The troubling allegations about Ford’s polygraph history and potentially false testimony were revealed Tuesday in a letter from Sen. Chuck Grassley (R-Iowa), who chairs the Senate Judiciary Committee, to attorneys for Ford. Ford and her attorneys have thus far refused to provide all polygraph-related documents and media to the Senate for review.

     The polygraph does not determine whether the subject is lying. It determines only whether his pulse, respiration rate, and perspiration are rising or falling. Thus, it can be beaten with a modest amount of training, which is why polygraph examinations are not admissible in court.

4. Must be bad for the Democrats.

     Dianne Feinstein wants the FBI report on the allegations against Brett Kavanaugh kept private to the Senate:

     People familiar with the process said Tuesday that the FBI investigation into the allegations of sexual misconduct against Judge Kavanaugh could wrap up very soon, well ahead of the end-of week deadline. ...

     The top Democrat on the committee, Sen. Dianne Feinstein of California, said "it depends" and she thinks a report it "should be limited" to the committee.

     What inferences would you draw from Feinstein’s preference?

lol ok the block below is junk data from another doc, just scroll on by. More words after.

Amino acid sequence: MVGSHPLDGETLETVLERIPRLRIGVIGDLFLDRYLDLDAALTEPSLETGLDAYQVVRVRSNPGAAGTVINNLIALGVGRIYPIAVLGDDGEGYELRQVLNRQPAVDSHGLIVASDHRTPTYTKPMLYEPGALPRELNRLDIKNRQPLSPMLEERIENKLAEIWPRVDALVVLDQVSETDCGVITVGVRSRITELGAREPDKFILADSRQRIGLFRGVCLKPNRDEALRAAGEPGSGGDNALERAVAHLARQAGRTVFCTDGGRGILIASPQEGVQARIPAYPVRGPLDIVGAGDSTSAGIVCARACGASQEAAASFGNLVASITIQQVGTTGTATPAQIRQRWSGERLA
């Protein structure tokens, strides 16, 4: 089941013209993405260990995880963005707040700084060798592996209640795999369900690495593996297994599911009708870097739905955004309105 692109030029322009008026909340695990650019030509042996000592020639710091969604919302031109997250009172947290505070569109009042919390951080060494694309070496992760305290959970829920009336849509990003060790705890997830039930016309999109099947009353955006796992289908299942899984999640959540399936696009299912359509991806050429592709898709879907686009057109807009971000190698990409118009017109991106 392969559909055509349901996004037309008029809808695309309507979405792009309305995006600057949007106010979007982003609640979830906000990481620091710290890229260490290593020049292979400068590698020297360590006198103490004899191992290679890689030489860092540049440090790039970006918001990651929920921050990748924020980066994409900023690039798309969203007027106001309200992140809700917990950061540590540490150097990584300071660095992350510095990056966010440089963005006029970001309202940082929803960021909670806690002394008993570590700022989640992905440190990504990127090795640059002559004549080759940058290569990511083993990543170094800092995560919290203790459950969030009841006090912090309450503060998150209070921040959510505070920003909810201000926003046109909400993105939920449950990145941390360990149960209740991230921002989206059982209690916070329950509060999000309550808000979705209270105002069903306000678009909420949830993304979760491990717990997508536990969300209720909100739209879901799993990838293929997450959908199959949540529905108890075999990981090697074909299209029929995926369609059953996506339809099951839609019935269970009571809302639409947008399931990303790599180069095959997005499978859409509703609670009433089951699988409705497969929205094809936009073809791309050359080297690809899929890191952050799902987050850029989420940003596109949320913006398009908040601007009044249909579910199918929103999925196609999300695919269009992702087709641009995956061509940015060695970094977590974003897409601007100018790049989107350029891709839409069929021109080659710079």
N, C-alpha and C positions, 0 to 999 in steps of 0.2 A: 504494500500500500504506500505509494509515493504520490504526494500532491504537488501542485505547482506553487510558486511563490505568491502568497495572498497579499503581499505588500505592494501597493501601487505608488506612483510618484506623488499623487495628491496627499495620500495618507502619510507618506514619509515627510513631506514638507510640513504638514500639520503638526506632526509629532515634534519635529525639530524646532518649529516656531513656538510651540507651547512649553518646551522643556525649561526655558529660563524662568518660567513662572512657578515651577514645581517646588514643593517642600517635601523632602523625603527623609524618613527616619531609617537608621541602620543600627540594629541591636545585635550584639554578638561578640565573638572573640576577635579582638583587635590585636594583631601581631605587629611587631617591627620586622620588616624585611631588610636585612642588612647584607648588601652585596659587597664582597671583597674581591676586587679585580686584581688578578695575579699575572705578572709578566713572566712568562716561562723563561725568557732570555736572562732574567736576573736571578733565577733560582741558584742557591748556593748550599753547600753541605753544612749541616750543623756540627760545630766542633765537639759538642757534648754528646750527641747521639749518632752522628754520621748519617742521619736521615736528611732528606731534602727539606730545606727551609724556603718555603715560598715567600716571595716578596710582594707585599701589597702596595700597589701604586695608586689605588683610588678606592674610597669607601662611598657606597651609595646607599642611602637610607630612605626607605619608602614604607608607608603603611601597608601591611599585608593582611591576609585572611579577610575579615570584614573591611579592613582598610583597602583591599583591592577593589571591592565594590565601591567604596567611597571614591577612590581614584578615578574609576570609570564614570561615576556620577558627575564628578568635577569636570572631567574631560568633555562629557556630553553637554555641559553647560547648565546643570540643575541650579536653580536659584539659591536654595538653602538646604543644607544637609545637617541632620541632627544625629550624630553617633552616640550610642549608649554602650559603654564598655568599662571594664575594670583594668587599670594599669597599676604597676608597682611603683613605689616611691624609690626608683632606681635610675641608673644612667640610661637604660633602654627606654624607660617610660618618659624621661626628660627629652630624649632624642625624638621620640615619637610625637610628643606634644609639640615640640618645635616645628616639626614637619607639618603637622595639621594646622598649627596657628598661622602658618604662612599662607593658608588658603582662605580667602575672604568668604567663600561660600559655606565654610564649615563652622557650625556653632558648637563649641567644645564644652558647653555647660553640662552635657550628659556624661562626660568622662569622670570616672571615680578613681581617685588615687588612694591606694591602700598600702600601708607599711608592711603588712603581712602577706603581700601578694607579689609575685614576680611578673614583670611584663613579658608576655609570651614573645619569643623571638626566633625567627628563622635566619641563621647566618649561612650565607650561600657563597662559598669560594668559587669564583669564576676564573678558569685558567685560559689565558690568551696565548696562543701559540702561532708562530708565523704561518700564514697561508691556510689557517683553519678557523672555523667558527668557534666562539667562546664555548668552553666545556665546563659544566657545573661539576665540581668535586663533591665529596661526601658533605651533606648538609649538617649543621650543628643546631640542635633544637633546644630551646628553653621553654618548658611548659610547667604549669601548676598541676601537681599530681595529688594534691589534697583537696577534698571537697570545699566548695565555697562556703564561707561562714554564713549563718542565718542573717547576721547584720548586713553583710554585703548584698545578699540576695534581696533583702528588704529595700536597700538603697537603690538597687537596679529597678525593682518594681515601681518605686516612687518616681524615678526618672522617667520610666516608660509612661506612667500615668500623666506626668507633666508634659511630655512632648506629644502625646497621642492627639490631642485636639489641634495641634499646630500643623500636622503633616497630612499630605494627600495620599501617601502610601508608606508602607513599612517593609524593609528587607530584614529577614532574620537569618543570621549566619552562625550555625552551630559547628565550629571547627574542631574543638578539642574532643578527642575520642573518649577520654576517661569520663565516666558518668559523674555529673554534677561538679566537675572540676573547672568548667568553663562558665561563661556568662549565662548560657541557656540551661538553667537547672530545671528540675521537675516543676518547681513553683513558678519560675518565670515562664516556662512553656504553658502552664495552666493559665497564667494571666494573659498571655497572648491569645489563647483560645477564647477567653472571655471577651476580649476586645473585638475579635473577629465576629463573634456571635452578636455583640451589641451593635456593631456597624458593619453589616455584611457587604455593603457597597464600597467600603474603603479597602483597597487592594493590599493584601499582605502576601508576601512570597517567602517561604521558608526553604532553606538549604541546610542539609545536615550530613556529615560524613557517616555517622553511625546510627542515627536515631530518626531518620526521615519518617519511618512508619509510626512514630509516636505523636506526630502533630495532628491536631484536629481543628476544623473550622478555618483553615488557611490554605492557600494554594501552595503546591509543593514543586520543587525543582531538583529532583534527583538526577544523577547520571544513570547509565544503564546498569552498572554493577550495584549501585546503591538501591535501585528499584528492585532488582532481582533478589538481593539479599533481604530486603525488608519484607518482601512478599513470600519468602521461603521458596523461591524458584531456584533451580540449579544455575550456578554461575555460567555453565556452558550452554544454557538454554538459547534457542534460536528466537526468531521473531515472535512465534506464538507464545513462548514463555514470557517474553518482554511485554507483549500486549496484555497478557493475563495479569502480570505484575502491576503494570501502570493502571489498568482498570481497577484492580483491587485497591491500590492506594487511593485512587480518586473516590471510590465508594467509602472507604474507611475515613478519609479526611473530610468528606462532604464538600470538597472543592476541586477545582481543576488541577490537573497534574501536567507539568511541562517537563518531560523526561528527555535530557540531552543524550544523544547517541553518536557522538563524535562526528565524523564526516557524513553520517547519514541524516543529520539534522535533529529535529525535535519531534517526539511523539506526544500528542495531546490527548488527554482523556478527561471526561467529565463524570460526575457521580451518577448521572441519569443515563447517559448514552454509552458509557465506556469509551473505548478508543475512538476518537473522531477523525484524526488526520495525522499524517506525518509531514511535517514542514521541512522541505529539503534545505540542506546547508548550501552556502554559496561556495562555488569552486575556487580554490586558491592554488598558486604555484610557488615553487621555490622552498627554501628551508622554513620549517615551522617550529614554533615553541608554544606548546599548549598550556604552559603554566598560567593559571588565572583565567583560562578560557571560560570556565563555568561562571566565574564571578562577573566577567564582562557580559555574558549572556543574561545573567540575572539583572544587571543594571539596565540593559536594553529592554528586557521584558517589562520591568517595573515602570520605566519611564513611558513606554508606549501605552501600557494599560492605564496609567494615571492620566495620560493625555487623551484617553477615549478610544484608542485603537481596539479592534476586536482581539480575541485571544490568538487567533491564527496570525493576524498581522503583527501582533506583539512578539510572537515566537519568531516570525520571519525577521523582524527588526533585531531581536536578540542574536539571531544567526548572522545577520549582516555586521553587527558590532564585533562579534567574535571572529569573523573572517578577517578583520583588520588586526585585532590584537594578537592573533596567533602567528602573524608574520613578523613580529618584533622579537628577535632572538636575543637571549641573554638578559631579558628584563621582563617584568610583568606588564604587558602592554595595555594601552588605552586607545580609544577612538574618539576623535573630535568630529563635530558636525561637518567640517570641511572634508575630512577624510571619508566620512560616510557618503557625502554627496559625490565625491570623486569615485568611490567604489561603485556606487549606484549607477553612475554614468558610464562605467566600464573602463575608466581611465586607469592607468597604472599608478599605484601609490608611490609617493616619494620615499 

5. The Double-Bind.

     Provoke a man to anger over scurrilous, unsupported allegations that are impossible to refute, then accuse him of “partisanry:”

     After Brett Kavanaugh’s heartbreaking testimony last week, which was in response to his life being destroyed, RINO Jeff Flake said he was troubled hearing the judge’s address. Flake says Kavanaugh was “sharp and partisan”.

     “I was very troubled by the tone of the remarks,” Flake said in a panel discussion alongside Democratic Senator Chris Coons at the Atlantic Festival on Tuesday.

     “We can’t have that on the Court,” said the Arizona senator, who didn’t elaborate on which interactions he was referring to....

     “The initial defense that Judge Kavanaugh gave was something like, I told my wife: ‘I hope that I sound that indignant if I was unjustly maligned,’” Flake added. “But then it went on, and the interaction with the members was sharp and partisan and that concerns me.”

     I think Flake has been bought off. He’s leaving the Senate in January, which makes him purchasable without legal consequence.

6. Escalation in progress.

     I wrote yesterday that should the nation react to the Democrats’ smear tactics by supporting the Republicans in November, we should expect and be braced for an escalation in their viciousness. But apparently they’ve decided not to wait:

     And it could yet get still worse. Be watchful. Always go armed.

     That’s all for today, Gentle Reader. I’m still editing Experienced, which I hope to release as soon as I have a cover image for it. See you tomorrow.

     UPDATE: I've been informed that the "Kavanaugh's home vandalized" article linked above above has been revealed as a hoax. Apparently it got a lot of circulation before it was debunked. Apologies.